Joanna Sheldon

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since Feb 02, 2016
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Recent posts by Joanna Sheldon

Chris Sargent wrote: <...>
I think I'd also do rabbits.  A handful of does and a buck will keep you in baby bunnies pretty much year round.  I've not raised meat rabbits personally but know several people that do and know that they can produce quite a bit of meat.   An advantage of rabbits is you can keep them breeding year round and so could keep them live until its time to feed rather than raising and butchering something like ducks or chickens in a batch or a larger animal that has to be butchered and process in one go and then meat has to be frozen or canned.  If you're feeding them to the dogs fresh you wouldn't need to do much for processing, just kill and skin.




Hi. Latecomer to this conversation, but in case anyone's interested -- please don't skin the rabbit! Wolves don't remove the skin before eating their prey, and they'd be ill advised to do so: the skin contains valuable nutrients. In the case of rabbits it carries almost every bit of fat that is on the carcass. Some dogs may need a bit of introducing: cut the rabbit in half and peel the skin away toward the extremities, but leave it on. They'll get the idea in no time. Not surprisingly, they LOVE rabbit. If your dog is initially put off by the smell of the guts, then "paunch" the rabbit, but leave the lungs, heart, liver, and kidneys in place. If you paunch the rabbit make sure the dog gets some fruit and greens in their diet as well -- which they would have gotten from eating the stomach contents. I add eggs (another complete food) and occasionally milk, yoghurt or kefir as well as fruit and veg.
8 months ago
Shane, I hope you saw my (overlengthy) response to the unfounded claim that wire cages were banned in England.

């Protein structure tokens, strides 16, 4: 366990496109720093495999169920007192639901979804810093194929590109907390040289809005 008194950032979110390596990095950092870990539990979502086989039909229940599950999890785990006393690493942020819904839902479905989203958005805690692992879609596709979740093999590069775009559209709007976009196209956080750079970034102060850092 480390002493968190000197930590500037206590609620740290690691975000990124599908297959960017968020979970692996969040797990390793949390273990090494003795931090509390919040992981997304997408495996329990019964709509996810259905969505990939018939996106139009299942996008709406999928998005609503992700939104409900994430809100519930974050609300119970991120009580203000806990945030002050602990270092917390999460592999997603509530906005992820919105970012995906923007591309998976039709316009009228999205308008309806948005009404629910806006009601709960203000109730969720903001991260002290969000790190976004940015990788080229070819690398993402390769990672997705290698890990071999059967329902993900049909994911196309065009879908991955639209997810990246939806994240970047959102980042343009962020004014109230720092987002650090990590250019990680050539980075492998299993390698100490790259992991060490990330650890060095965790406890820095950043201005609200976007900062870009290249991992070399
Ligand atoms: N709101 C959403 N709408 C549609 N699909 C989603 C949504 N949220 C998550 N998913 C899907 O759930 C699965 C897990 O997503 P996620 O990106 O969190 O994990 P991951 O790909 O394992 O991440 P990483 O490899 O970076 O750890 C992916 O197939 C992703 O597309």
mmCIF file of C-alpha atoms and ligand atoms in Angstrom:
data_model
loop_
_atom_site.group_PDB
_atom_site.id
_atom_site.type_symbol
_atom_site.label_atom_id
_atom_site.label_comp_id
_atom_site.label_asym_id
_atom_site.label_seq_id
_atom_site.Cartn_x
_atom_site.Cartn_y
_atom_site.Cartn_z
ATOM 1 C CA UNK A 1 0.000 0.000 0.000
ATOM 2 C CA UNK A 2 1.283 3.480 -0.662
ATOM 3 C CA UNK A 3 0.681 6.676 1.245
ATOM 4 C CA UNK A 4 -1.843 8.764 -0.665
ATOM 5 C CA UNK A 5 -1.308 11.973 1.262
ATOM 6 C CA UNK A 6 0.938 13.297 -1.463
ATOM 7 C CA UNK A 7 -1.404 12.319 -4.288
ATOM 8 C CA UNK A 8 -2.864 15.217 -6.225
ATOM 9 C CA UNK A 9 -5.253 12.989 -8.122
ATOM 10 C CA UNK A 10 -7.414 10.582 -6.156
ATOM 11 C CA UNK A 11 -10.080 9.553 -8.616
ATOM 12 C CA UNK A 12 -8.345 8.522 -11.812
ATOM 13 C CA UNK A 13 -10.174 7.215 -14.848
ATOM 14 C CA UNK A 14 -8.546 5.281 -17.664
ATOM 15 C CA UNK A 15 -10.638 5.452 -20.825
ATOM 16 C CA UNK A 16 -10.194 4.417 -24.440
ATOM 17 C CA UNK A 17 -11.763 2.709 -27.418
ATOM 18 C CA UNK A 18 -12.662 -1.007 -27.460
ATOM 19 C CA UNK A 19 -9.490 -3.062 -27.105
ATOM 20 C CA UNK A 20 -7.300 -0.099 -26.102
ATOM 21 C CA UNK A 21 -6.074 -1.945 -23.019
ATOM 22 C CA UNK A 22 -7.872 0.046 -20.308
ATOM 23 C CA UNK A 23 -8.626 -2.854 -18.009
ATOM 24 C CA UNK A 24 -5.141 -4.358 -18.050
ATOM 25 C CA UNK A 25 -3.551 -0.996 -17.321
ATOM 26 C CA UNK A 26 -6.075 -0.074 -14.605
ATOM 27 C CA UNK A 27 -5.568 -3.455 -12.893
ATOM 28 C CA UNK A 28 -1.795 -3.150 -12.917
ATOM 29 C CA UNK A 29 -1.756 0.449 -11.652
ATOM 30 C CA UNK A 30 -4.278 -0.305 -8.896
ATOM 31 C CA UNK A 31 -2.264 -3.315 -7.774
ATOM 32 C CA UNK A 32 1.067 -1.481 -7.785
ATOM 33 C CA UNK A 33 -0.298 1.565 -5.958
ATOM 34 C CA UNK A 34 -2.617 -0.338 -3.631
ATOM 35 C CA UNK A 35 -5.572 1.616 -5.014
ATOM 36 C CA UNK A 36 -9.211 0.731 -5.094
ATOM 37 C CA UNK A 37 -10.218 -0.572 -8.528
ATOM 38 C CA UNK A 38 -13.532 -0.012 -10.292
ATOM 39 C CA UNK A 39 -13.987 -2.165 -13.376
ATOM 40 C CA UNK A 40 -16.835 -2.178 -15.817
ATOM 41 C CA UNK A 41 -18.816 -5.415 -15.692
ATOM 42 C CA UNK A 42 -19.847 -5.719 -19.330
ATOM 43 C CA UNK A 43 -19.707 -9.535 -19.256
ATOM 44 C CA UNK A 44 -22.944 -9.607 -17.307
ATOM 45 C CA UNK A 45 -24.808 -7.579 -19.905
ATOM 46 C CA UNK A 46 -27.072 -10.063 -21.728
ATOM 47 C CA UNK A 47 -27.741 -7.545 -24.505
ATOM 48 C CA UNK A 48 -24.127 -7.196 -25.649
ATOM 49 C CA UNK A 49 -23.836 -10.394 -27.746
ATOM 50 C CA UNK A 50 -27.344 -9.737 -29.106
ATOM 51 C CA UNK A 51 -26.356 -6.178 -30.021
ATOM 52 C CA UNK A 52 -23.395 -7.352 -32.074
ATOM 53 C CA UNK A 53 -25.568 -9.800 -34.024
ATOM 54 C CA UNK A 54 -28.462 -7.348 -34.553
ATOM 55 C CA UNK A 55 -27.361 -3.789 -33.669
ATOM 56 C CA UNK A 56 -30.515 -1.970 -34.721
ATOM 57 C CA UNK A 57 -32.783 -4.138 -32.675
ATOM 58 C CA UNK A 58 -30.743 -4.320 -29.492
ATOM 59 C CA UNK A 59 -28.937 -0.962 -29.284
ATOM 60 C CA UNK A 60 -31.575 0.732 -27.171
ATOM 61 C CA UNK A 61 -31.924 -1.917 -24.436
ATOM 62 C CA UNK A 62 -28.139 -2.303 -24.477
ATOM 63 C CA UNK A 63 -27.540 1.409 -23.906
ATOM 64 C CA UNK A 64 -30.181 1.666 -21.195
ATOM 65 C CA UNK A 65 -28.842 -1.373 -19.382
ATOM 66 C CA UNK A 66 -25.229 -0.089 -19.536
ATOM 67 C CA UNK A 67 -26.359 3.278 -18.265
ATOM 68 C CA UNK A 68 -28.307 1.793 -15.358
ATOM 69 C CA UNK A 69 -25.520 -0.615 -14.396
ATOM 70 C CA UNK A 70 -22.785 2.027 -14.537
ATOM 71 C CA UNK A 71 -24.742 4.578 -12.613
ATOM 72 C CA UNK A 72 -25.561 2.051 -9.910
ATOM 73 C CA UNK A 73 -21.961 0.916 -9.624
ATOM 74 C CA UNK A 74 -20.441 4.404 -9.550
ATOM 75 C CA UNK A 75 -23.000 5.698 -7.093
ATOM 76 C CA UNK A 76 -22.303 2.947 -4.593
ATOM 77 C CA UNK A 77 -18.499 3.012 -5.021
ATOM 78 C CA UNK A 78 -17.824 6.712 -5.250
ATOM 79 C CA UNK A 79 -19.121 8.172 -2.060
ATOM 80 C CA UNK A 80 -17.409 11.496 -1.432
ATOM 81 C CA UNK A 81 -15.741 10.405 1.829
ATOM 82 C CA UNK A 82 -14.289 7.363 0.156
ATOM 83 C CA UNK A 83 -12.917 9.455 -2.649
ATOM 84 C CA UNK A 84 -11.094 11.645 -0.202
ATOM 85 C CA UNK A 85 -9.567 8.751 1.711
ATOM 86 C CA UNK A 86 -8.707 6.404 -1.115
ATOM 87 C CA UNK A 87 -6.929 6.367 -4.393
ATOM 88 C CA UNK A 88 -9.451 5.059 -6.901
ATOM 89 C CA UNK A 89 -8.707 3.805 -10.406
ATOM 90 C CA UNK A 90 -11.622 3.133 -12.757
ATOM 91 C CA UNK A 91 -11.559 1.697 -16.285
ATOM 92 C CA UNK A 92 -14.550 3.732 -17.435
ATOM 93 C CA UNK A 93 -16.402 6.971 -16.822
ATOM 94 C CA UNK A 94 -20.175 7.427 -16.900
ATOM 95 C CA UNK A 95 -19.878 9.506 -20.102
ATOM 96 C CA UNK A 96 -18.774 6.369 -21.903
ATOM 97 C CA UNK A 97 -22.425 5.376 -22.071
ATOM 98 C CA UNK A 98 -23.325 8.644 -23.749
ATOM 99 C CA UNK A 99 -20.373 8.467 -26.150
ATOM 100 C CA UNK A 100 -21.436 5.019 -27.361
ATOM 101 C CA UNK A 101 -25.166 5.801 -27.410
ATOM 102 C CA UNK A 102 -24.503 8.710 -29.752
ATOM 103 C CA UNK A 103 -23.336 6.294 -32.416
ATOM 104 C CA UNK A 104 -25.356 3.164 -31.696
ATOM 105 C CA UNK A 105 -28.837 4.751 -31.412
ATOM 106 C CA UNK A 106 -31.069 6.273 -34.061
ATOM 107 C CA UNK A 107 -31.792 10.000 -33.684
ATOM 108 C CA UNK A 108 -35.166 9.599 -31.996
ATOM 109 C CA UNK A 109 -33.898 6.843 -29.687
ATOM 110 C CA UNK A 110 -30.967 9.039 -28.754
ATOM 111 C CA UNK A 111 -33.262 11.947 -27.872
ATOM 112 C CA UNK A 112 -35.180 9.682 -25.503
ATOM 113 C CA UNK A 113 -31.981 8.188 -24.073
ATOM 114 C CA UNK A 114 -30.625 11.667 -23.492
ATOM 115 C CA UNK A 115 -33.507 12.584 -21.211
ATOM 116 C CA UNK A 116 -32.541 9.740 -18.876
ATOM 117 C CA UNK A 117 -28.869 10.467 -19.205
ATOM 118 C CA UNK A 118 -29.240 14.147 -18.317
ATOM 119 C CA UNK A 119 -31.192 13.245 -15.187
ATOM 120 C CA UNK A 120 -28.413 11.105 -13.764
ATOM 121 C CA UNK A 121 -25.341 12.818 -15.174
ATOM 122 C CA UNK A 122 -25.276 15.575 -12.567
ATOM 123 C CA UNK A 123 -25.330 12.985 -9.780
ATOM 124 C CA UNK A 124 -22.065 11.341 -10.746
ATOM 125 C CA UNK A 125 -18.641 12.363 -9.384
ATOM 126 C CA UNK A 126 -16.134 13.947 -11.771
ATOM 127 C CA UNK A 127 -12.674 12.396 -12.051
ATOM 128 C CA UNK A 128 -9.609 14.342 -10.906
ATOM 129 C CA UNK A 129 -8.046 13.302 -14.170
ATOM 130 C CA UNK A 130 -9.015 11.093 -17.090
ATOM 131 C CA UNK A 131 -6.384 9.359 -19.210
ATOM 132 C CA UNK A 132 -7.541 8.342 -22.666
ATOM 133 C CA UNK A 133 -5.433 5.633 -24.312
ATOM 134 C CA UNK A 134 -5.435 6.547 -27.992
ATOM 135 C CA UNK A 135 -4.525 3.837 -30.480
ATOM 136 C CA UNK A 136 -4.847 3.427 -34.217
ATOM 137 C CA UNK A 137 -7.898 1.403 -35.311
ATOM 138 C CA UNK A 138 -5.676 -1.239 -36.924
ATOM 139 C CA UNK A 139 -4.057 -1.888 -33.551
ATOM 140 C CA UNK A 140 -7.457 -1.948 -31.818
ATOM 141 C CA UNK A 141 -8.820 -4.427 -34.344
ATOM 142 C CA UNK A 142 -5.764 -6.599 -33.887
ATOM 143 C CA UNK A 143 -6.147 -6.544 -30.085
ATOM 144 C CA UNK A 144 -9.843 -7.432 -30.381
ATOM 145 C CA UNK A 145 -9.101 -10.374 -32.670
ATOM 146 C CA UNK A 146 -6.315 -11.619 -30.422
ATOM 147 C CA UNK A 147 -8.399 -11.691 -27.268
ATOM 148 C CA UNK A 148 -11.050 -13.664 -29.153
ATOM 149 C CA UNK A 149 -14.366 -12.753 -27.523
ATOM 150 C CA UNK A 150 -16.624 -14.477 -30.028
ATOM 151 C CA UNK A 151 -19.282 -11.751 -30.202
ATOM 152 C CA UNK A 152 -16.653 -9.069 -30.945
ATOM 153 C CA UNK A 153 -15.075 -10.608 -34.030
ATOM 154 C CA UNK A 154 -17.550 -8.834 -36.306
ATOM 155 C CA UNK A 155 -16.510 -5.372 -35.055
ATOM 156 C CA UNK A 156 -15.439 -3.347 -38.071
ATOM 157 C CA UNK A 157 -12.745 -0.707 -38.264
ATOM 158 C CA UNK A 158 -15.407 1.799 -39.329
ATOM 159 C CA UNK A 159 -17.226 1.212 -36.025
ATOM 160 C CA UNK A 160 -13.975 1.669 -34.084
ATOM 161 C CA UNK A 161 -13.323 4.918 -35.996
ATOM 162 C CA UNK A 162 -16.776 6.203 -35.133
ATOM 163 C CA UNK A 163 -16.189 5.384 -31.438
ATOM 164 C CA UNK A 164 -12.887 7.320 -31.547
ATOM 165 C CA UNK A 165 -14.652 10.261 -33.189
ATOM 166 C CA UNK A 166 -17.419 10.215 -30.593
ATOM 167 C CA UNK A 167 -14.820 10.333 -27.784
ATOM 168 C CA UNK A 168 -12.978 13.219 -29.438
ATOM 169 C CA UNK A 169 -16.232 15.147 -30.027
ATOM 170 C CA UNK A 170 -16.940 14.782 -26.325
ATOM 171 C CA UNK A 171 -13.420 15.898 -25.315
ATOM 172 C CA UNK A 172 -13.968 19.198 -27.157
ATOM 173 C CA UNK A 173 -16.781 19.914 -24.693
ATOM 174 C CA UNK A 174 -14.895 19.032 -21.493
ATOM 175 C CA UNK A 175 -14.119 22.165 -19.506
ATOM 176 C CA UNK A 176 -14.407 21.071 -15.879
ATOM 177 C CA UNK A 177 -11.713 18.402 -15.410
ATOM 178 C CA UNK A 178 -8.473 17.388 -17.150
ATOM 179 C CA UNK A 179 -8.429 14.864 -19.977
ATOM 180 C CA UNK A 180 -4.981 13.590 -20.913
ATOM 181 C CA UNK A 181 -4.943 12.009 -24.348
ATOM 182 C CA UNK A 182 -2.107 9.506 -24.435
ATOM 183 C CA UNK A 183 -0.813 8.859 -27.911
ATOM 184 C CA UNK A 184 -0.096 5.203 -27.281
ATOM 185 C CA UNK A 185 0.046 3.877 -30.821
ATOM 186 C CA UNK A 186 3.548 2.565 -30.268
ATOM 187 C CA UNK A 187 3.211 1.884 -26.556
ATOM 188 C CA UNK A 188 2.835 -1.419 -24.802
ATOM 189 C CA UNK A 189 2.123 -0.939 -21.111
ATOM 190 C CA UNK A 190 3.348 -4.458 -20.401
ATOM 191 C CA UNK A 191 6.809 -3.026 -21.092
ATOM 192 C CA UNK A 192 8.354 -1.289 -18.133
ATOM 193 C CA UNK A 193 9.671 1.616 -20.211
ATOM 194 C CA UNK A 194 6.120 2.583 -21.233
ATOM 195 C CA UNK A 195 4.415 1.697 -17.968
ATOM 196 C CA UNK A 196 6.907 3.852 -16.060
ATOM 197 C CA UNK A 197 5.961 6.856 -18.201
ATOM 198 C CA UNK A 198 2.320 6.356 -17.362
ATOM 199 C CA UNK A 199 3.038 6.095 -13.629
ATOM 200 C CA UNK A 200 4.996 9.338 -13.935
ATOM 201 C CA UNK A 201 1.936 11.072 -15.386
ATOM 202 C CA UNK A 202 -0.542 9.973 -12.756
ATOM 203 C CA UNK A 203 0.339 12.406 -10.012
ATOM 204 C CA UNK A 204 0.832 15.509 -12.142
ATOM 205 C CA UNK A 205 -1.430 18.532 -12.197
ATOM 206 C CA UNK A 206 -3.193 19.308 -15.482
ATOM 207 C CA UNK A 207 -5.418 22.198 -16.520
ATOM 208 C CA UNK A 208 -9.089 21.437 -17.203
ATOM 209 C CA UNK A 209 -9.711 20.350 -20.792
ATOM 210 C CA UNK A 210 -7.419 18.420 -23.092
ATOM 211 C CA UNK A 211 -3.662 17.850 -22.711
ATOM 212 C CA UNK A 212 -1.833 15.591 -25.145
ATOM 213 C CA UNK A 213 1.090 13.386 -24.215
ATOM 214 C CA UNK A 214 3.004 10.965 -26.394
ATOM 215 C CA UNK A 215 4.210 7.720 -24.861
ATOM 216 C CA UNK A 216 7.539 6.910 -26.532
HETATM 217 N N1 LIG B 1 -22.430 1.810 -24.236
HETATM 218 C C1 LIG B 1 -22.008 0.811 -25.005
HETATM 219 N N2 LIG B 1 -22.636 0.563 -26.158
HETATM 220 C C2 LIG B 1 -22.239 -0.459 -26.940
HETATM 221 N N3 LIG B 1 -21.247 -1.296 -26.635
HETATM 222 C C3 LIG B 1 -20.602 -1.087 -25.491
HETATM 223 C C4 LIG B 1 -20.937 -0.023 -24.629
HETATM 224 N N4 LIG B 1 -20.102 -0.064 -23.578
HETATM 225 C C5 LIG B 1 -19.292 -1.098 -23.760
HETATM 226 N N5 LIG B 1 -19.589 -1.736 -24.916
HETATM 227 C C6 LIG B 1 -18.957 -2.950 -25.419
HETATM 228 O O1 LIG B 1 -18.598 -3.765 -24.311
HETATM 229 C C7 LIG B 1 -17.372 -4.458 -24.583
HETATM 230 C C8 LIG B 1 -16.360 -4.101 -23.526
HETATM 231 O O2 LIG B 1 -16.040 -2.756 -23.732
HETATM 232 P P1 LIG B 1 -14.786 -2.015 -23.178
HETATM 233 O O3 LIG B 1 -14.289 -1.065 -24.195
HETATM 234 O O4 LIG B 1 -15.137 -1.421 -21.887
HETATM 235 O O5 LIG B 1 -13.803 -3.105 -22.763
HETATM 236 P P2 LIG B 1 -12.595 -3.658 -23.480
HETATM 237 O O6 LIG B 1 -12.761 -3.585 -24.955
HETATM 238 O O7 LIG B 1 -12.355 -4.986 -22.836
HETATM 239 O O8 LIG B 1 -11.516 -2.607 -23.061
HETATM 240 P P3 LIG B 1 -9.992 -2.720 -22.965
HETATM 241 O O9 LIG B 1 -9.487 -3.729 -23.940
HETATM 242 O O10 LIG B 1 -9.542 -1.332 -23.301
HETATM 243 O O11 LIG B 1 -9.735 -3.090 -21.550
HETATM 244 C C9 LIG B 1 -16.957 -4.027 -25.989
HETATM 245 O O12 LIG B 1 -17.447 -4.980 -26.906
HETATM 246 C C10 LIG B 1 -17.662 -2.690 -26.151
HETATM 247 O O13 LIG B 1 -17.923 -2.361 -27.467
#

8 months ago

Franco Rios wrote:



Here is a picture of a Continental Giant. This rabbit lives in England where wire floors are banned. The solid of this hutch is covered with a smooth rubberized fabric to make it waterproof. The floor is spread with straw which is changed out every other day. This type of solid floor works all over England were rabbit is still respected as a meat animal.

More pictures of Continental Giants at http://www.rabbitgeek.com/giantcont2.html

Have a good day!



Hi. I'm an American living in England. I know of no UK or other European ban on wire floors. The UK Gov page on rabbit rearing is here: https://www.gov.uk/government/publications/rabbits-on-farm-welfare/caring-for-rabbits. Pet owners in this country tend to use wooden outdoor hutches or plastic-bottomed indoor cages with all their attendant problems (rabbits sitting in and/or eating soiled bedding, etc.). I read negative comments on UK rabbit sites about wire floors written by people who've never used them or seen them used. I have to say, it is also absolutely impossible to find 14 ga GAW 1/2" x 1" wire mesh, either here or on the Continent. I do think I've finally located some 16 ga, though. People who raise meat rabbits commercially in the UK (I've found only two online thus far, neither of whom responded to emails) tend to pasture them, and I guess they sell only to restaurants, because in butcher shops -- they still have them, here -- the only rabbit I can get is either wild or, on special order, brought over from France. In France the family meat/show rabbits generally live in tiny cement hutches, though some people buy wire cages with plastic slats over the wire flooring. I've stopped buying commercially raised French rabbit because I've become aware of the fact that the commercial producers pack them like sardines into very tiny cages (don't know how they get away with it). I am intending to raise meat rabbits for home consumption in the UK in wire cages --  and you would not believe the negative image I'm building up because of planning to eat bunnies -- but I will try out the plastic slats. From places in France or Germany I can order the slat material by the meter (2 to 3 euros/meter) and cut it to size. I'm not convinced it's a good idea because I think too many bunny berries will get squashed on the slats, but we'll see. Another point I would make is that giant breeds like the ones in the photo probably do need a firm surface or, far better, to be raised on the ground. I don't know of anyone anywhere who raises giant breeds to sell for meat commercially, so what people do for their Flemish Giants doesn't really apply to folks who are raising the average meat rabbit. In an old book on rabbit raising published in the UK in 1918 they recommend a 5' x 3' compartment for each rabbit in a wooden hutch with a slightly sloping floor, so the urine can flow away. If I were limited to wood, that's how I'd build the hutch.